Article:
In this series, we’ve been taking a look at the various ways that we react when we feel threatened. And in our world today, a world that is volatile, uncertain, complex and ambiguous (VUCA), feeling threatened has become a new form of normal for many of us. (New to the series? Catch up here)
As life speeds up, it’s becoming even more important to get to know HOW we show up when we’re feeling threatened so we can recognize what is happening and make the space in ourselves to respond differently. Some forms of reacting to perceived threat are easy to recognize. Others, not so easy. And, as we’ve been discovering in this blog series, when we react our access to our pre-frontal cortex is diminished. And our pre-frontal cortex is responsible for the higher human capacities that we need to navigate our increasingly complex world.
What can we do? Learn to recognize our subtle forms of reactivity, and learn to train our brains. By training our brain, we can bring more of our pre-frontal cortex online, helping us better navigate VUCA environments. In my book Going Reptile, I outline four main categories of reactivity, the Four F’s. Fight, Flight, Freeze and Fawn, and lay out 12 common reactive strategies, to help you recognize the more subtle forms of reactivity and diminishing access to our pre-frontal cortex.
In past posts we’ve looked at the first two of the Four F’s – Fight and Flight. In this post we’ll look at the
third and final style in the Freeze category: The Avoider.
This Style, which I call “The Avoider,” may well be where the phrase “No Problem” originated. People who exhibit this style do all they can to avoid feeling worried. For this style, being worried feels dangerous – so they simply don’t allow themselves to feel it or acknowledge it.
This serves us well when we’re a child, particularly if we’re needing to find ways to navigate an environment that doesn’t feel right for us. As a child, the world can feel quite threatening when caregivers are unable to fully contain what is arising. When caregivers cannot tolerate, for instance, fear, anxiety and worry, the child survives through adapting, and may learn to avoid feeling fear, anxiety, and worry. But, as adults, this can pose a challenge. In order to engage with others we need to be able to feel. And if we’ve learned not to feel in order to survive as children, we may still be living out this adaptive strategy as adults. We all have strategies that live on from childhood. The issue isn’t whether we have them. The question is whether or not these strategies still serve us as adults. And the first step is noticing what is happening.
I watch myself do this sometimes. Lately, I’ve been having this nagging sense that something doesn’t feel quite right – something is “off.” And it’s manifesting in a funny way. I don’t generally watch TV, but recently I’ve developed a small addiction to “The Good Wife.” I can see that this new TV habit is my way of avoiding something, although I don’t know what it is. And?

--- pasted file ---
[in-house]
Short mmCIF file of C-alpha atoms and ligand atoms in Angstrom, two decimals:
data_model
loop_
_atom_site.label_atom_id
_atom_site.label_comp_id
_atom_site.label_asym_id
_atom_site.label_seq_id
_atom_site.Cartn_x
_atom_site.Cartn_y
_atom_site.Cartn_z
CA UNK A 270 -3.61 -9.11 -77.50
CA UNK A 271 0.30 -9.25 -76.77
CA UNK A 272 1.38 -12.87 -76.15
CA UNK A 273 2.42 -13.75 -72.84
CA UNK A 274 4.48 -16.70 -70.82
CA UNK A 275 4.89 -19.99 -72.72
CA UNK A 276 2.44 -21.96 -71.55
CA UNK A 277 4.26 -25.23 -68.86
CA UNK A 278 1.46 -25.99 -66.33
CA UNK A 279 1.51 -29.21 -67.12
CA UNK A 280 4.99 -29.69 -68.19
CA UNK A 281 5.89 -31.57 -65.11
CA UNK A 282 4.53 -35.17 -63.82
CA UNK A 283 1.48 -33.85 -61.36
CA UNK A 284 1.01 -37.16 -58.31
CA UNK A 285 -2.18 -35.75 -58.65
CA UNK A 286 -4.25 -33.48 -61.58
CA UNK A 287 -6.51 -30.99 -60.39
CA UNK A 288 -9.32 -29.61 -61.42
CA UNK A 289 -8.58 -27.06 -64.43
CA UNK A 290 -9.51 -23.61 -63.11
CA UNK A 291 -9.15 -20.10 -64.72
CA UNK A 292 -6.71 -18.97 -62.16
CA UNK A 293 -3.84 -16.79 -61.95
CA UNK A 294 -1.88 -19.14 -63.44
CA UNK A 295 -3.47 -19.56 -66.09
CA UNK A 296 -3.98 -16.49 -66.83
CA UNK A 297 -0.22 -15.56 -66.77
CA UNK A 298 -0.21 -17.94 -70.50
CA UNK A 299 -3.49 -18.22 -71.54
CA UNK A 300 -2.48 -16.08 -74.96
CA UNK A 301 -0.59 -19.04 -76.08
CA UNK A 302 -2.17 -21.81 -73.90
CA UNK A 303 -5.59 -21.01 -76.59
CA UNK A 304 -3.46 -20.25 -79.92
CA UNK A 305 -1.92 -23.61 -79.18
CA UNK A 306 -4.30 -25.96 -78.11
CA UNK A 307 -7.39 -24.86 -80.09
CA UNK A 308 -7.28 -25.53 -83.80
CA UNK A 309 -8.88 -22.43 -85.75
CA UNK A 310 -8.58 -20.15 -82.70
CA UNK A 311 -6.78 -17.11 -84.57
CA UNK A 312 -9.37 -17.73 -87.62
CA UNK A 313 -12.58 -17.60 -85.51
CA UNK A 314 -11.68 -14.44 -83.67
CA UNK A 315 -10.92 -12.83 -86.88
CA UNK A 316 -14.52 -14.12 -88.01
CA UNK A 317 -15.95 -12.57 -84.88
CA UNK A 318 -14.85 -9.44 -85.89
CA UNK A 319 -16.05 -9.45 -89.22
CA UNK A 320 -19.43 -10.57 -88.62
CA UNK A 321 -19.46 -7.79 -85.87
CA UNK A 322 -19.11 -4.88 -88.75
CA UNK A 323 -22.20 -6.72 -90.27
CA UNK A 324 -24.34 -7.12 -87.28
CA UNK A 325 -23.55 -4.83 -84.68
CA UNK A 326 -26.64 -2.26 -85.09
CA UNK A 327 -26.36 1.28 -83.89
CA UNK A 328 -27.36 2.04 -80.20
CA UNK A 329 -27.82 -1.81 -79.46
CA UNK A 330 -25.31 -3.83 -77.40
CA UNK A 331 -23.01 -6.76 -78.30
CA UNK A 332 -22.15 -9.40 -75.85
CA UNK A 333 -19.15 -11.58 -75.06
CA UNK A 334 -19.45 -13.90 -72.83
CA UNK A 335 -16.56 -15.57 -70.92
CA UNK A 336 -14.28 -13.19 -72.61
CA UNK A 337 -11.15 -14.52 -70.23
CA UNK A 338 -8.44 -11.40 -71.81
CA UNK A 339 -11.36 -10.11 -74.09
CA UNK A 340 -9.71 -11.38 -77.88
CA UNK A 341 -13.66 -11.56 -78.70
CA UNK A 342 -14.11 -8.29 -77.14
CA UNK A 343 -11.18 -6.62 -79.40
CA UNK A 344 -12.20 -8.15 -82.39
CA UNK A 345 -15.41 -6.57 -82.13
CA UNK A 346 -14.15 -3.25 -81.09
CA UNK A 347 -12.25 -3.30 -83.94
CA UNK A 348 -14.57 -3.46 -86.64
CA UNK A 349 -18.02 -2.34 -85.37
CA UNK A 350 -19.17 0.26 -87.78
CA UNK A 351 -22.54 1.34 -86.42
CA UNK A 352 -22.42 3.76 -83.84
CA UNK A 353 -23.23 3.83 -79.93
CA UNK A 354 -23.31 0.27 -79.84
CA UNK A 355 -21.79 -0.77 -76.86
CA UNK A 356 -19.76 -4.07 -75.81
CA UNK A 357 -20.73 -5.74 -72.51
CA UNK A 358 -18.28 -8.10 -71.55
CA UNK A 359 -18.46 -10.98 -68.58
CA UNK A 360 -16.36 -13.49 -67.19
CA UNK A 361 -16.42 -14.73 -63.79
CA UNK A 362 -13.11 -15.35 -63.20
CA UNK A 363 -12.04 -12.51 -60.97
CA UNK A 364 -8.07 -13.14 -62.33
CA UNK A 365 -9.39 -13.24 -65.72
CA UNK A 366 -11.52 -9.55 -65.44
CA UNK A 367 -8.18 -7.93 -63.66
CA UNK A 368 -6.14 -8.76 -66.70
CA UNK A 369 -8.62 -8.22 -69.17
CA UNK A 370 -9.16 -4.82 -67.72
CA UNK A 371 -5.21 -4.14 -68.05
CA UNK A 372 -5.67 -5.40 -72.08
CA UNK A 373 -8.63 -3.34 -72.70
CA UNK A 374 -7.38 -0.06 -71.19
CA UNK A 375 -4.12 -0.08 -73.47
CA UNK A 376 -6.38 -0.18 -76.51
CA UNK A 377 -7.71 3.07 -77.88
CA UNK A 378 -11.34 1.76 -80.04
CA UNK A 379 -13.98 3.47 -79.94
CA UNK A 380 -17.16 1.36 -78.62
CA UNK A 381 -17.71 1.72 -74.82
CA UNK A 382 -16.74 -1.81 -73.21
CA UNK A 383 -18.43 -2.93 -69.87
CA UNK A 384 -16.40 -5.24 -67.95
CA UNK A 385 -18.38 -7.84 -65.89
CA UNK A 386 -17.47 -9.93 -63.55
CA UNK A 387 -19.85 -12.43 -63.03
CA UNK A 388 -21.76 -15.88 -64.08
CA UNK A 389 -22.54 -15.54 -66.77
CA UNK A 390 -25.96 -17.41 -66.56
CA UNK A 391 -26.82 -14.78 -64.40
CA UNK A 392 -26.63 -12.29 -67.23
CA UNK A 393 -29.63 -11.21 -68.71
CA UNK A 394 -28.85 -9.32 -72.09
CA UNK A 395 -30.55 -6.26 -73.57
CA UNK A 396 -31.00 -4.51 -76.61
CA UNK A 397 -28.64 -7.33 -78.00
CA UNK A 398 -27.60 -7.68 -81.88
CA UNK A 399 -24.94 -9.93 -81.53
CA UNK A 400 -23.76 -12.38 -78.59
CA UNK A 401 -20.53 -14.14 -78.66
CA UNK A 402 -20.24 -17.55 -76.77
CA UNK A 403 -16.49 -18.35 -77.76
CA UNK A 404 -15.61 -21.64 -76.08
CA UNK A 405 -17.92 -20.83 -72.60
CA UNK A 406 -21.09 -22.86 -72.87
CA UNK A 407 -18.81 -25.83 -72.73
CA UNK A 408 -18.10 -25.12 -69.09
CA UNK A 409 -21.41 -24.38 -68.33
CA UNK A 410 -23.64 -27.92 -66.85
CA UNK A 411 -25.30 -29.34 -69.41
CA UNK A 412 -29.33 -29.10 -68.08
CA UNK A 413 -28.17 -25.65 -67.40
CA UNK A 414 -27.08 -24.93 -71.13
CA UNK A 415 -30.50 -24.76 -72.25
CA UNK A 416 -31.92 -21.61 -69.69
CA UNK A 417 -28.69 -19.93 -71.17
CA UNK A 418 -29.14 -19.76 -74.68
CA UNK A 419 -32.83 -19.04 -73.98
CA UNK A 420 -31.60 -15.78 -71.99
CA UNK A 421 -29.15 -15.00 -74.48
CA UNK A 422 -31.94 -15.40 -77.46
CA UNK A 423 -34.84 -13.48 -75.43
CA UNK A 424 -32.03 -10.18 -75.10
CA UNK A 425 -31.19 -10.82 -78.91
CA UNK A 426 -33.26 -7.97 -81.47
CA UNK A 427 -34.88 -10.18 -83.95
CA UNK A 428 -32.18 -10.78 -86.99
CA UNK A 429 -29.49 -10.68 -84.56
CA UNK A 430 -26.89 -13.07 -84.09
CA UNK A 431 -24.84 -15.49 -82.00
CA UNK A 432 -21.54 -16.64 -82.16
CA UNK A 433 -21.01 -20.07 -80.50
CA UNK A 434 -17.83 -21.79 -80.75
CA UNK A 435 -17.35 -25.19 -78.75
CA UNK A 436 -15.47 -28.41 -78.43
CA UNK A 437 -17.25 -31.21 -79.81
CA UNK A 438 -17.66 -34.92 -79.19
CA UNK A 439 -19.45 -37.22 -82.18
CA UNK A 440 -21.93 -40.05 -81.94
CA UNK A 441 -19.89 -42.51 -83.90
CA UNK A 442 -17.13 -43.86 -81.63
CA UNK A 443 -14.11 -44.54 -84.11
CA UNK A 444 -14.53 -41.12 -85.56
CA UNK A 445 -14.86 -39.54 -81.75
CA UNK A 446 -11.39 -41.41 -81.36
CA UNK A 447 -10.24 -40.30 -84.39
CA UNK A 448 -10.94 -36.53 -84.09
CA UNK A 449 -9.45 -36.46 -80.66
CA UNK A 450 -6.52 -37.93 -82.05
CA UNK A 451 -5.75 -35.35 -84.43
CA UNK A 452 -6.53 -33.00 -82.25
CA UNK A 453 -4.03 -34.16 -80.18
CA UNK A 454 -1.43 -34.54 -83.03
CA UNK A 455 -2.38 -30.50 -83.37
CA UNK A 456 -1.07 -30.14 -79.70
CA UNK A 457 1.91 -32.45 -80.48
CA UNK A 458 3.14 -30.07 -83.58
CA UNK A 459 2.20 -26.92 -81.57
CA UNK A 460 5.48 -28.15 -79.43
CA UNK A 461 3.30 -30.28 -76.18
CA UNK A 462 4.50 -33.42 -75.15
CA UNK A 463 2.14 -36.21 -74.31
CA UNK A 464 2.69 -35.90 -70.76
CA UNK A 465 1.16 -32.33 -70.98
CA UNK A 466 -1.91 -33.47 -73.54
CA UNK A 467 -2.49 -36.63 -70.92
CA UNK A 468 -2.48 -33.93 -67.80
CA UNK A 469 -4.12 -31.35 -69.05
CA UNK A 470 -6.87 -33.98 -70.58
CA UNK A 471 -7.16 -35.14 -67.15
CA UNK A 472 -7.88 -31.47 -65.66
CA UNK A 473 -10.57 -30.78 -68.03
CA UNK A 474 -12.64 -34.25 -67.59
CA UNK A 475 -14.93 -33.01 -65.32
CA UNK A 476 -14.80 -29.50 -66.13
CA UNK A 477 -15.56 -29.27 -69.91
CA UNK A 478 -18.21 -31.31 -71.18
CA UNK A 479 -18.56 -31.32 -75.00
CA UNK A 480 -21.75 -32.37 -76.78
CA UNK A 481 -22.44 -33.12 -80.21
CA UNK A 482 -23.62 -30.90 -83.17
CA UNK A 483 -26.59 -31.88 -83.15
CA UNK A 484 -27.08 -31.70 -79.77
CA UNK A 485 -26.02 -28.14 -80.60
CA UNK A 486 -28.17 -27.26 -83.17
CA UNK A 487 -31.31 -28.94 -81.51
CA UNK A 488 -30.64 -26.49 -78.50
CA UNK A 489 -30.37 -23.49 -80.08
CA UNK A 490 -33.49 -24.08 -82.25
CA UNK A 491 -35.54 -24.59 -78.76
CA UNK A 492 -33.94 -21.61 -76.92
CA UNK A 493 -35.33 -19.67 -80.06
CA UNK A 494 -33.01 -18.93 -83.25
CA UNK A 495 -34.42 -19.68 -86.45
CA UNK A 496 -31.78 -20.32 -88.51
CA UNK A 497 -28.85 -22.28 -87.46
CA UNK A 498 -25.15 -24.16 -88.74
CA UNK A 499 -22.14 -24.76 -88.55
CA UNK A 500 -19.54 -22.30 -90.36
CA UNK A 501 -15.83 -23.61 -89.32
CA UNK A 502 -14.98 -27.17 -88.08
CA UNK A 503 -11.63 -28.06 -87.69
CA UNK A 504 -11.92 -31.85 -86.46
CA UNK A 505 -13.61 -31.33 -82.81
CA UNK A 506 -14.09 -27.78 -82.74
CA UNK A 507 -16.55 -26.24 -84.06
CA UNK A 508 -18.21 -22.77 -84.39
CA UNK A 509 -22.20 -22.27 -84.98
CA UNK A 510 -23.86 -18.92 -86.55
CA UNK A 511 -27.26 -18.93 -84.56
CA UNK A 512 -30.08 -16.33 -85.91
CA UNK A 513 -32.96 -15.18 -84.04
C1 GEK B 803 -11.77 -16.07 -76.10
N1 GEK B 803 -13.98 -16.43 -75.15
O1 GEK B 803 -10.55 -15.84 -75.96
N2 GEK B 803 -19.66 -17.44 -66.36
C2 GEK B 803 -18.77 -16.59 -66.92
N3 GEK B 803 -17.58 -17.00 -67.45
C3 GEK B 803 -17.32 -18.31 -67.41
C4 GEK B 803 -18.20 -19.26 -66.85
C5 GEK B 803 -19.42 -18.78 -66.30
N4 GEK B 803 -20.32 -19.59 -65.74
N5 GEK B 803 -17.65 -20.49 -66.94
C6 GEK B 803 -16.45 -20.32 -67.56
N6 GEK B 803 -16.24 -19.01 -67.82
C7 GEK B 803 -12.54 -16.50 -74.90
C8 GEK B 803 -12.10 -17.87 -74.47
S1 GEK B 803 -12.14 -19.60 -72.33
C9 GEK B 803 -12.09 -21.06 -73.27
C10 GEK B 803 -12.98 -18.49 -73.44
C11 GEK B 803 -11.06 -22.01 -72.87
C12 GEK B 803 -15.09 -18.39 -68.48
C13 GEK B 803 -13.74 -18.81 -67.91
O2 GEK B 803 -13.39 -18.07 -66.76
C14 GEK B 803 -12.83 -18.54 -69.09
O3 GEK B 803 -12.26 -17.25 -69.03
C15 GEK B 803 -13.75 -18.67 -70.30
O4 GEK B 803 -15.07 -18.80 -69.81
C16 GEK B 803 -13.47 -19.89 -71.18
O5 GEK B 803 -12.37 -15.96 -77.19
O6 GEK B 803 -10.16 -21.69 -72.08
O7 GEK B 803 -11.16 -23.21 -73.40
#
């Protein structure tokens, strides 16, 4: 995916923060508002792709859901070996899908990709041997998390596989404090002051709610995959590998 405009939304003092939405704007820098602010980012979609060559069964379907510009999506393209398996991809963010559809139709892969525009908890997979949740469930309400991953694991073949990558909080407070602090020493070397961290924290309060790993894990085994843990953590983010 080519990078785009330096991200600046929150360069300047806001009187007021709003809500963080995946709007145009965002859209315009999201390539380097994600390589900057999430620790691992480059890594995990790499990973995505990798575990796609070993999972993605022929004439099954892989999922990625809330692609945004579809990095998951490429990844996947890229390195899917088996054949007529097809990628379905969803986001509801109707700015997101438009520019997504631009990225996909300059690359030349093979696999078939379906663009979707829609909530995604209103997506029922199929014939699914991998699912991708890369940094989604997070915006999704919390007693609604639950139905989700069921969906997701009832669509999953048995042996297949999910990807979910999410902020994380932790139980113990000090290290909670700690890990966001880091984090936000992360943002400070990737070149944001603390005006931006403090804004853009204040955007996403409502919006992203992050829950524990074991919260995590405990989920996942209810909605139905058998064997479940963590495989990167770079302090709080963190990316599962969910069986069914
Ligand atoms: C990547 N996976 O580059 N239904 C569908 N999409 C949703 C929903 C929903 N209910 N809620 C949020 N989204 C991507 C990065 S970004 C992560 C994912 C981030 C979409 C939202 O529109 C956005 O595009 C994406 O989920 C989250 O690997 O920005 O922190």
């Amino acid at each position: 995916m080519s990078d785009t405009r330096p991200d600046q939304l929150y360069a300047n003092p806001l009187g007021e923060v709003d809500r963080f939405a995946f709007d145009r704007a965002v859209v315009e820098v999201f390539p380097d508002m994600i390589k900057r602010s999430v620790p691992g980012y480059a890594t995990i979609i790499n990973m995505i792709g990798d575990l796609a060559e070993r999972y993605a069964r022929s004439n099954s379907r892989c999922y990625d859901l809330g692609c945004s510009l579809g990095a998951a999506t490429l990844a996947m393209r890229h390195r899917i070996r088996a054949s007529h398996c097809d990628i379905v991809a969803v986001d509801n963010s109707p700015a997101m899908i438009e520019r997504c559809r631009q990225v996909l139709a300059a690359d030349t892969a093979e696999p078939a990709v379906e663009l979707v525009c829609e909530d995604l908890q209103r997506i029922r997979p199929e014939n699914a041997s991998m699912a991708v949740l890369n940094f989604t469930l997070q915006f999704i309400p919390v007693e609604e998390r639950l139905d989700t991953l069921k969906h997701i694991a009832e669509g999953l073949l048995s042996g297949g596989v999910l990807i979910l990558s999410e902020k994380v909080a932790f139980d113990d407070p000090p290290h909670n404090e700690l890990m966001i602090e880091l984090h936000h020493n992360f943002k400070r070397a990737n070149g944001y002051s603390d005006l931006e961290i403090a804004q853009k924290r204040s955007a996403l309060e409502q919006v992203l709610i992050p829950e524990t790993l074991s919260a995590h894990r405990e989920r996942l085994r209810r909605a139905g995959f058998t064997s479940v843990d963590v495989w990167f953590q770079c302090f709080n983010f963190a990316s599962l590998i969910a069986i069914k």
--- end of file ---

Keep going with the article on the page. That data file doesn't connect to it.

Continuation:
For some of us, avoidance is conscious. We watch ourselves avoid and get curious. What is it that I’m avoiding feeling? We live the question until it’s not there anymore, knowing that we may not ever clearly see the answer.
For others of us, the avoidance is automatic. We don’t realize we’re employing this strategy – it’s as if it’s happening to us. It just happens. We avoid, unaware of what we’re doing.
Indicators to look for: Hearing yourself or someone else say “It’s all good” when it’s clearly not all good. A refusal to acknowledge conflict. This can also show up as a movement toward repetitive, non-productive activities, like me watching multiple episodes of “The Good Wife.”
When there is something that needs to be addressed, whether it’s a conflict or a difficult emotion, and we avoid it, we start to pile up unresolved issues. The more that piles up, the more stressed we feel. The more stressed we feel, the more we avoid. At some point, our capacity to avoid will be overtaken by the piled up, unresolved issues we’ve accumulated. We then either need to revert to new avoidance tactics, or take a look at what’s happening for us. Either way, until we address the issues, our access to our pre-frontal cortex continues to diminish. It’s a challenging cycle that got created for good reason, at one time. The big question is whether it’s still serving us, and those around us.
It’s important to have compassion for ourselves and other people as we begin to notice and explore these Styles. The more we’re able to gently get to know what we and others do to feel safe, the better we’re able to stay connected – with our pre-frontal cortex online and be available for others.
Practice noticing, and being gentle. Notice if you find yourself getting judgmental, shaming yourself or others. It helps to see that one of the primary functions of judgment and shame is to keep old patterns in place. See if you can be compassionate with yourself and others. It’s only through gentle compassion that the patterns can loosen, as counter-intuitive as that may seem.
In our next post, we’ll move to the final of the Four F’s, the Fawn Styles.